For the Americans in the middle, who have no strong partisan allegiances, we have failed to articulate a real plan or vision,” say Markos Moulitsas Zúniga and Jerome Armstrong, two of the most popular Democratic bloggers. “It's not that people know what we stand for and disagree; it's that they have no idea what we stand for,” say James Carville and Paul Begala, two of the architects of Bill Clinton's winning presidential campaign in 1992. The.....On most other issues, people tell pollsters that they prefer the Democrats. On the economy, there are some good reasons to do so—though tempered by doubts. America's most urgent macroeconomic ill is the federal government's budget. Under Mr Bush, this has slithered from showing a surplus of $236 billion in 2000 to running a deficit of $318 billion in 2005. That would be worrying enough in normal circumstances, but with the baby-boom generation about to retire and start claiming Social Security (government pensions) and Medicare (government health care for the elderly), it heralds catastrophe.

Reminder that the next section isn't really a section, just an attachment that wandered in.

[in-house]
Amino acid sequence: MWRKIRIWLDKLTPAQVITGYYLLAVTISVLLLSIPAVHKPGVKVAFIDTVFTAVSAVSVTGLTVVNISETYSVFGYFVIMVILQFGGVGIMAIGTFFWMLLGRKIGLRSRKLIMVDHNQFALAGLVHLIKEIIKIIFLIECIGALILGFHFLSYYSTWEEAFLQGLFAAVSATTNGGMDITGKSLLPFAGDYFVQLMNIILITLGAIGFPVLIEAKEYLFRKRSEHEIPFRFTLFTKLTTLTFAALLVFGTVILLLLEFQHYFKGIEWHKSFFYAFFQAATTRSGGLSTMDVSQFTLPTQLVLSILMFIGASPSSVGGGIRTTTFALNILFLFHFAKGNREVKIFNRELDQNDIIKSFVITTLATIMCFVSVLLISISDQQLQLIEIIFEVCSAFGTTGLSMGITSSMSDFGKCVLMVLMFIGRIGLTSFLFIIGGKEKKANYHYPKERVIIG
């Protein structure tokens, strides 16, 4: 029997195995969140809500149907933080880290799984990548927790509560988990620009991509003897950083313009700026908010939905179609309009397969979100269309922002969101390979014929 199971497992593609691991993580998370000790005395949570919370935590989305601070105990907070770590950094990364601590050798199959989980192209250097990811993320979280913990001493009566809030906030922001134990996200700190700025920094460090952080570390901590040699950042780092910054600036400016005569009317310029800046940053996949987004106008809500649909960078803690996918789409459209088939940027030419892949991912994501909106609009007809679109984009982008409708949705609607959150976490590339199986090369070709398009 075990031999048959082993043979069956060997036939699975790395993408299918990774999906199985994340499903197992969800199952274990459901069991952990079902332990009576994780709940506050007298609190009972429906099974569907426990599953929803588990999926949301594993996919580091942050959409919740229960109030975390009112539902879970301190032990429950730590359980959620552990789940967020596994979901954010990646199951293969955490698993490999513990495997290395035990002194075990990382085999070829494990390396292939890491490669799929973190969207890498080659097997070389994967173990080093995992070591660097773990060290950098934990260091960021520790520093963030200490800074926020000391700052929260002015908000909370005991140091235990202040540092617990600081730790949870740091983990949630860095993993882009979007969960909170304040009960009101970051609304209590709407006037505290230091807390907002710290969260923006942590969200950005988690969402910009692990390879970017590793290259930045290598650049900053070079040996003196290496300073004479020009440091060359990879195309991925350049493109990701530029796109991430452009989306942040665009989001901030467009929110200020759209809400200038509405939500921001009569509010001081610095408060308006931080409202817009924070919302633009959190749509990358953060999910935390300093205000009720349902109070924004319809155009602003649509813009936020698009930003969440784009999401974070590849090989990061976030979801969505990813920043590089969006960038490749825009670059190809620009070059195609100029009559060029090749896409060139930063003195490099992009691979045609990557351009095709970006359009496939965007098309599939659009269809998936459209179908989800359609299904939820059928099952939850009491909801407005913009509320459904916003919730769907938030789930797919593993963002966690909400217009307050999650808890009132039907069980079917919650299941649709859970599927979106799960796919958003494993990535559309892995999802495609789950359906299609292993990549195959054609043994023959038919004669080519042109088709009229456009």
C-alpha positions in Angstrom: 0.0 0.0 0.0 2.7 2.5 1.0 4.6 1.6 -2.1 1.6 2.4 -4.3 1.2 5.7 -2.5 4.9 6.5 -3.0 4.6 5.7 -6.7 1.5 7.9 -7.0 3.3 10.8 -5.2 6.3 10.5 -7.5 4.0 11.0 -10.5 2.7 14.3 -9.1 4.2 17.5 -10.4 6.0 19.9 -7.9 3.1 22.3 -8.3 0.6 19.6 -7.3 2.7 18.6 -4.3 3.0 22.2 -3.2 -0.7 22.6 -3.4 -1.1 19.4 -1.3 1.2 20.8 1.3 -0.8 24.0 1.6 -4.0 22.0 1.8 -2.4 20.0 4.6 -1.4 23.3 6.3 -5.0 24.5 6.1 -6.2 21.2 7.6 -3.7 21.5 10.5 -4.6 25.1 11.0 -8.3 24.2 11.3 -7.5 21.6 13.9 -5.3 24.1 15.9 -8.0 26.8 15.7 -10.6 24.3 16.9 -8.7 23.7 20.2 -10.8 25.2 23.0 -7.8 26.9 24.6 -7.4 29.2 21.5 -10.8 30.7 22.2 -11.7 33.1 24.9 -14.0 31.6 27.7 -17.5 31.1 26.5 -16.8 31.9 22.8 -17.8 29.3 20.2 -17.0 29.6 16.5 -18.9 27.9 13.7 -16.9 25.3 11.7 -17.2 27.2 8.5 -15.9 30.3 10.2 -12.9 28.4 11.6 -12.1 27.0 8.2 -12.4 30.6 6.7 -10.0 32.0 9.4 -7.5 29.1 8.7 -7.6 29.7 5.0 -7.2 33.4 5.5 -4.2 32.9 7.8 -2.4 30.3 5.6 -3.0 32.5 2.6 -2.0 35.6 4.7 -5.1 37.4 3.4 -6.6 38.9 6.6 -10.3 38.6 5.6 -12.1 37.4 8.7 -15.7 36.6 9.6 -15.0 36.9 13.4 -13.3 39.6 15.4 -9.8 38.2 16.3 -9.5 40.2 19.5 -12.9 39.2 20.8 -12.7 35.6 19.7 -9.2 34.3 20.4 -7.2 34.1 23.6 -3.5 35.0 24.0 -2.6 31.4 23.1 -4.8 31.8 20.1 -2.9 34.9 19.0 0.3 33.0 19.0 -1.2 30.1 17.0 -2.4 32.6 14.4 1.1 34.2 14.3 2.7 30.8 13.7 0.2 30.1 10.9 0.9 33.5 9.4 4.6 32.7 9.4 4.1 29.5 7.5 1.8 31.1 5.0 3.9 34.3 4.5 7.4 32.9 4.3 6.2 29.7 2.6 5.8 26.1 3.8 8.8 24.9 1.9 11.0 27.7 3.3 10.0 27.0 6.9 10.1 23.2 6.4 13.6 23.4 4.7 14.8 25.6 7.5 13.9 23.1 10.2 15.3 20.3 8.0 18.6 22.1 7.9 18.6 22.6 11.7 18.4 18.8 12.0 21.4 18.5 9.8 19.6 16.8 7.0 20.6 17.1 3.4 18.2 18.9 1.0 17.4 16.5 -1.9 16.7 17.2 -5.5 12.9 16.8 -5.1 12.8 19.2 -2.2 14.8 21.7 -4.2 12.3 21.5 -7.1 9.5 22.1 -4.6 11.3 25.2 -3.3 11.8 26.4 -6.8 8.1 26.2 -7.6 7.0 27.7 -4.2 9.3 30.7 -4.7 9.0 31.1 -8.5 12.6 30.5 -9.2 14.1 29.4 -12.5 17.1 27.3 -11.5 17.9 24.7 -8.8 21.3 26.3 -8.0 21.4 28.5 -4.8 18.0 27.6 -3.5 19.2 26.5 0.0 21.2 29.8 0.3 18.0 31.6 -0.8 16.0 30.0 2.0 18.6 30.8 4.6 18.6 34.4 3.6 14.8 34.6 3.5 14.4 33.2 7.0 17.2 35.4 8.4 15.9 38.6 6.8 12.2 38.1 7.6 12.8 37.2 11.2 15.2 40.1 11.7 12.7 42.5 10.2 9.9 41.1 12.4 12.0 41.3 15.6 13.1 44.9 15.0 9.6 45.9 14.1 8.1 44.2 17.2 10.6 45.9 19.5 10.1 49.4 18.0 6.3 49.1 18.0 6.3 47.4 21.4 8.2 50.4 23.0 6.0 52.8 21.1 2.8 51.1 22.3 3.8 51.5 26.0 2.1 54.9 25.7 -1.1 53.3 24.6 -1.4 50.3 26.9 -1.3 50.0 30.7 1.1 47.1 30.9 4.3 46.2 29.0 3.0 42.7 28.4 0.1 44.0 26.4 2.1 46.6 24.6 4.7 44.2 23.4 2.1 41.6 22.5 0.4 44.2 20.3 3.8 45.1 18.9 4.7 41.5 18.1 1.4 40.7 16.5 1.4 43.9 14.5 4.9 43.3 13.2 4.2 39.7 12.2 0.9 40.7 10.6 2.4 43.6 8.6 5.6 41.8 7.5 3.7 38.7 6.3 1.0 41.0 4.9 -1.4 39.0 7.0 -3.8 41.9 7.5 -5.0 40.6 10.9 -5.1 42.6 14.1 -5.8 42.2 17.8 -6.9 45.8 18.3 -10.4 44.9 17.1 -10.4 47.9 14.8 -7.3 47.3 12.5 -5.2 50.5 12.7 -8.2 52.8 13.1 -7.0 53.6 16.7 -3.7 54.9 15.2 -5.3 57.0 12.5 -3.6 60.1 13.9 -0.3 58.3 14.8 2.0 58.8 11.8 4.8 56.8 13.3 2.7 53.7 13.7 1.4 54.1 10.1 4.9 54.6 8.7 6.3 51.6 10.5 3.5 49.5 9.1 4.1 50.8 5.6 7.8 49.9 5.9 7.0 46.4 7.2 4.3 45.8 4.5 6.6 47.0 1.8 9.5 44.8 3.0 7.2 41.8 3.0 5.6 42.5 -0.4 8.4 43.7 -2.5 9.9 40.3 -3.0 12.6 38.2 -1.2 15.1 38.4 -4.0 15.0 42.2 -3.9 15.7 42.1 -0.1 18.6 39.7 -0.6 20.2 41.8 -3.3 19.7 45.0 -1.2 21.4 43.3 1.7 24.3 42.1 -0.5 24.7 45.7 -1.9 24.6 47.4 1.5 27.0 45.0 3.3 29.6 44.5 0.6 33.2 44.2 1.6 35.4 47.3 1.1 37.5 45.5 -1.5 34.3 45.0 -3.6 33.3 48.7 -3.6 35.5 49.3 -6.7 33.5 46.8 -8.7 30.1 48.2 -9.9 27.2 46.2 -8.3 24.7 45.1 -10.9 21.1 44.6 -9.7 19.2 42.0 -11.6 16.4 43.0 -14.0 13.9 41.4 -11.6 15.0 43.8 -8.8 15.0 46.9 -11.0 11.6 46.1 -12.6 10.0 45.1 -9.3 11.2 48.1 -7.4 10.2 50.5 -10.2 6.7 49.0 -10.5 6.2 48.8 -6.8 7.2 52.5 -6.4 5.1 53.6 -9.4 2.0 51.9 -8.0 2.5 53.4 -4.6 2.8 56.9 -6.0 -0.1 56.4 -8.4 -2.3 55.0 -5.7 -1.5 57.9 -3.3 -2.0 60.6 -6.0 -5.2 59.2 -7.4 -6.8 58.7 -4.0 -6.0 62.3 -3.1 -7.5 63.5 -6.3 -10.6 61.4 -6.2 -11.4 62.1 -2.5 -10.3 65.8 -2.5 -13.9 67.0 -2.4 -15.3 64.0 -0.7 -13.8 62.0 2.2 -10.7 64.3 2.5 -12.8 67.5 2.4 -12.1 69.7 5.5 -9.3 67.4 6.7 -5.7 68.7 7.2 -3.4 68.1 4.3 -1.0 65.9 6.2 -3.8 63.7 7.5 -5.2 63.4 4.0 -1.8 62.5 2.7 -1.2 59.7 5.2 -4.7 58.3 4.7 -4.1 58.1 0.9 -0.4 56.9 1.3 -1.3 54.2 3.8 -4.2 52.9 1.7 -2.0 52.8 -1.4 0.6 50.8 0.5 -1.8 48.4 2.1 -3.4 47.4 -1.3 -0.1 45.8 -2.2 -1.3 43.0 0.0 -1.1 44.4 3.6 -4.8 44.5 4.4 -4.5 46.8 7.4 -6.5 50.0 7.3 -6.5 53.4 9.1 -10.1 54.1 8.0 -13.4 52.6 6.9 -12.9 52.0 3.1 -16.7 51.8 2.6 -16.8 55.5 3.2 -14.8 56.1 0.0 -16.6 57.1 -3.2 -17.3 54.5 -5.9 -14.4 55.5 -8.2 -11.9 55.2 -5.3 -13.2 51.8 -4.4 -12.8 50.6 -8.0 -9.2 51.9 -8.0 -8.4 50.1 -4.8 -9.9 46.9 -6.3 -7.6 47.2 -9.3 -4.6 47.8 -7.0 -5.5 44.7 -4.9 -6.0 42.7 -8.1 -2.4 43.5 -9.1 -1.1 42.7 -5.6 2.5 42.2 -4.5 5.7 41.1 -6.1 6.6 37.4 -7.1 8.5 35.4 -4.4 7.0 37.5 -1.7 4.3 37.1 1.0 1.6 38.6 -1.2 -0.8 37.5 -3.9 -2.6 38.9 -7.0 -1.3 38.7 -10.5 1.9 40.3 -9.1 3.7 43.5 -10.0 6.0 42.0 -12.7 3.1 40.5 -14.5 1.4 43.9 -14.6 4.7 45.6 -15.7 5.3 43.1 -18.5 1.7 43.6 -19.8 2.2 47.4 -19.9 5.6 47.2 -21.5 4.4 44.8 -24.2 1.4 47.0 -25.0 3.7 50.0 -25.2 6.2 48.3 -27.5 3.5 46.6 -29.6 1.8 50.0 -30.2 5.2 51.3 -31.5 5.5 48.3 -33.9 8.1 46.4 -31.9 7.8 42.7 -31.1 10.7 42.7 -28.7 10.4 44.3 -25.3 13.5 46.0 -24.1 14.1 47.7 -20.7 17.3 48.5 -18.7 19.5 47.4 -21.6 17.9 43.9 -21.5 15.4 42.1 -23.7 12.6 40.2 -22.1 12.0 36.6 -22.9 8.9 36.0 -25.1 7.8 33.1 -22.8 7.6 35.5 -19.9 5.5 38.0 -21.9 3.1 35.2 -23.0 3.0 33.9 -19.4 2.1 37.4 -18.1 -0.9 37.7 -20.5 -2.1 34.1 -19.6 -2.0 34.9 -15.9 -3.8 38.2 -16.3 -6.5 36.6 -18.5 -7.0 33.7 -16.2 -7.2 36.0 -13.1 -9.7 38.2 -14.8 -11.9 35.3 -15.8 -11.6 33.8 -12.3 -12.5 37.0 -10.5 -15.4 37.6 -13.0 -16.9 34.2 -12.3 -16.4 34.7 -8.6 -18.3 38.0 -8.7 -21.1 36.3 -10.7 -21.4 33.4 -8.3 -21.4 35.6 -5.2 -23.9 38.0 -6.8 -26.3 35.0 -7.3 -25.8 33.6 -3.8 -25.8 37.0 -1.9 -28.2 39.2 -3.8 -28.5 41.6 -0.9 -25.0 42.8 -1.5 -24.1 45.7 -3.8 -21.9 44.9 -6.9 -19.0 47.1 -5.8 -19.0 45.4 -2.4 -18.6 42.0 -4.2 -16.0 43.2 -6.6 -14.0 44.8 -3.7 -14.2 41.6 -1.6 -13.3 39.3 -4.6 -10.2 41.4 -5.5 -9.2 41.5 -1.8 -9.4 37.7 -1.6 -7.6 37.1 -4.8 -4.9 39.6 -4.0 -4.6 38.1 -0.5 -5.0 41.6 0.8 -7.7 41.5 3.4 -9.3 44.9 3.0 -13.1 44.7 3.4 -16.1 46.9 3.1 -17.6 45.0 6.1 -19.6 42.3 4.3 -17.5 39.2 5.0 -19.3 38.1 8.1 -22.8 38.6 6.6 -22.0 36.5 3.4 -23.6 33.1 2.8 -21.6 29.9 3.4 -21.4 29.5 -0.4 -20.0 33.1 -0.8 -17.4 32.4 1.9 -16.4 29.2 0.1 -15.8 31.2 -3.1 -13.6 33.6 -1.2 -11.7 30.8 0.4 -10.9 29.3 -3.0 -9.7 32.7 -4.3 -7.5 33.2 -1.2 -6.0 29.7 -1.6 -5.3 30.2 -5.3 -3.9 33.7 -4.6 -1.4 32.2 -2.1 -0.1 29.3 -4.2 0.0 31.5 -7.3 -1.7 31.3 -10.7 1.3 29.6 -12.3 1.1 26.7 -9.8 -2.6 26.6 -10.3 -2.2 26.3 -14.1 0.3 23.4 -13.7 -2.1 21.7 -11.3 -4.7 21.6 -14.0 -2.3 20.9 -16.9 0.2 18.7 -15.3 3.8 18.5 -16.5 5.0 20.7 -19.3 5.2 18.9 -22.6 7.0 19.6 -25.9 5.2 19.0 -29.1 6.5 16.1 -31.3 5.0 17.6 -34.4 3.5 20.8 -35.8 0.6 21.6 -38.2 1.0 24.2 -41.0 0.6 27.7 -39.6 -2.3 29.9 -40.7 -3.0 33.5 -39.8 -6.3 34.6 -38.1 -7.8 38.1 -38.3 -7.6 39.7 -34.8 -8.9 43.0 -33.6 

One topic on which the Democrats are plainly less liberal than the Republicans is trade. Bill Clinton may have had the courage to push through the North American Free-Trade Agreement in 1993, but his party is now increasingly protectionist. Mrs Clinton describes herself as “a very staunch supporter” of trade agreements, but voted against the Central American Free-Trade Agreement last year, and also against granting the president clear authority to negotiate such deals. Only 25% of Senate Democrats backed the Central American one, and only 15 out of 202 Democrats in the House.
A Democrat-controlled Congress would pose a grave threat to the further liberalisation of world trade—and so to world prosperity—unless power prompted the party to become more responsible.